Just don't go overboard with the brush killer (probably 2,4-d or triclopyr.) Mowing will *almost* take care of the brush and weeds without using any chemicals. After you've mowed a couple of times, spot treat the remaining stubborn weeds with herbicides. It's cheaper that way, and less likely to contaminate the ground water and streams with the runoff.
Best regards, Bob <-- has an amazing stockpile of pesticides (including chlordane, "Black Leaf 40", and old-stock kelthane with DDT in it), and seldom uses any of it.
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wrote:

Goats.. they'll graze and browse the area. Saw the bit on the news again about goat herds being used to control weeds and such with them. The cities were paying a woman to graze her goats on areas that had problems.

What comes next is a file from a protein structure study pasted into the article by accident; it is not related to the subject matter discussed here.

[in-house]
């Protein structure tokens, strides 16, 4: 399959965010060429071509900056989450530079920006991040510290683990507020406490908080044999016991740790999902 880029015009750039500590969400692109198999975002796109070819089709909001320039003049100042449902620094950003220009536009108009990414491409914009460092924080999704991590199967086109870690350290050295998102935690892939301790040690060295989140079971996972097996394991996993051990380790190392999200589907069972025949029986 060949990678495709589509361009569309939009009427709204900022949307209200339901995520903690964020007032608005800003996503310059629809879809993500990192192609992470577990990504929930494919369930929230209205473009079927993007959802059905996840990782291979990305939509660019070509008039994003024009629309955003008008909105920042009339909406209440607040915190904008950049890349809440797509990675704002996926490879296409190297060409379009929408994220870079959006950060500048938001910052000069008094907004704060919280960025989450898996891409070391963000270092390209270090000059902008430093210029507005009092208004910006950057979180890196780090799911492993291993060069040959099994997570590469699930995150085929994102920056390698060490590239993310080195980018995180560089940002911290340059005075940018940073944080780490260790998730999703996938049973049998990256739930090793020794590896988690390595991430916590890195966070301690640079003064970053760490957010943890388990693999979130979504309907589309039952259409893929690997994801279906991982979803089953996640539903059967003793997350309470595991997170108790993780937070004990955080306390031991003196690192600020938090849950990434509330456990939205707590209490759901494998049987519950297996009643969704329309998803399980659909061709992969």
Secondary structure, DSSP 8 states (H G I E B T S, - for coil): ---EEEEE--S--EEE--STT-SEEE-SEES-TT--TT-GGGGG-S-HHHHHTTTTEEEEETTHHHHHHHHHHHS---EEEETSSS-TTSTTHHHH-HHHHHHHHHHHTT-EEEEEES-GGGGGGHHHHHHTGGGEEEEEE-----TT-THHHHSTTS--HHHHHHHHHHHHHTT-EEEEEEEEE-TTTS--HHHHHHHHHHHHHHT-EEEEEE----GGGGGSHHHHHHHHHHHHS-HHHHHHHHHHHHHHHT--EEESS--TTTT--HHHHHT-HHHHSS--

I don't know if you are in an area where you can do that. Don't know if you would want any to keep any yourself, but if not, might be someone you could get to put theirs on your land to kill off the blackberries and keep the weeds down, and fertilize it while they do their job of keeping the weeds down and the blackberries down.
If the goats don't graze enough, mix in some sheep.. grazers.. with goats.. which prefer to browse.. eat bushes.. but do graze a bit. If you're not in a big hurry, they will graze the area down quite well .. and you can keep them in smaller areas with an electric fence so they will work intensively on some plants you want dead. They'll keep the grass down without you having to cut it, while you study a bit more on how the land lies, what you can do to work with the land as it is, or how best to move the existing dirt around to level/fill. But watch runoff if you haven't been there in wet weather, you could make some big mistakes if you get flash floods.. some of those areas may be there because of periodic flash floods.
Anyway.. just a thought! ;-)
Janice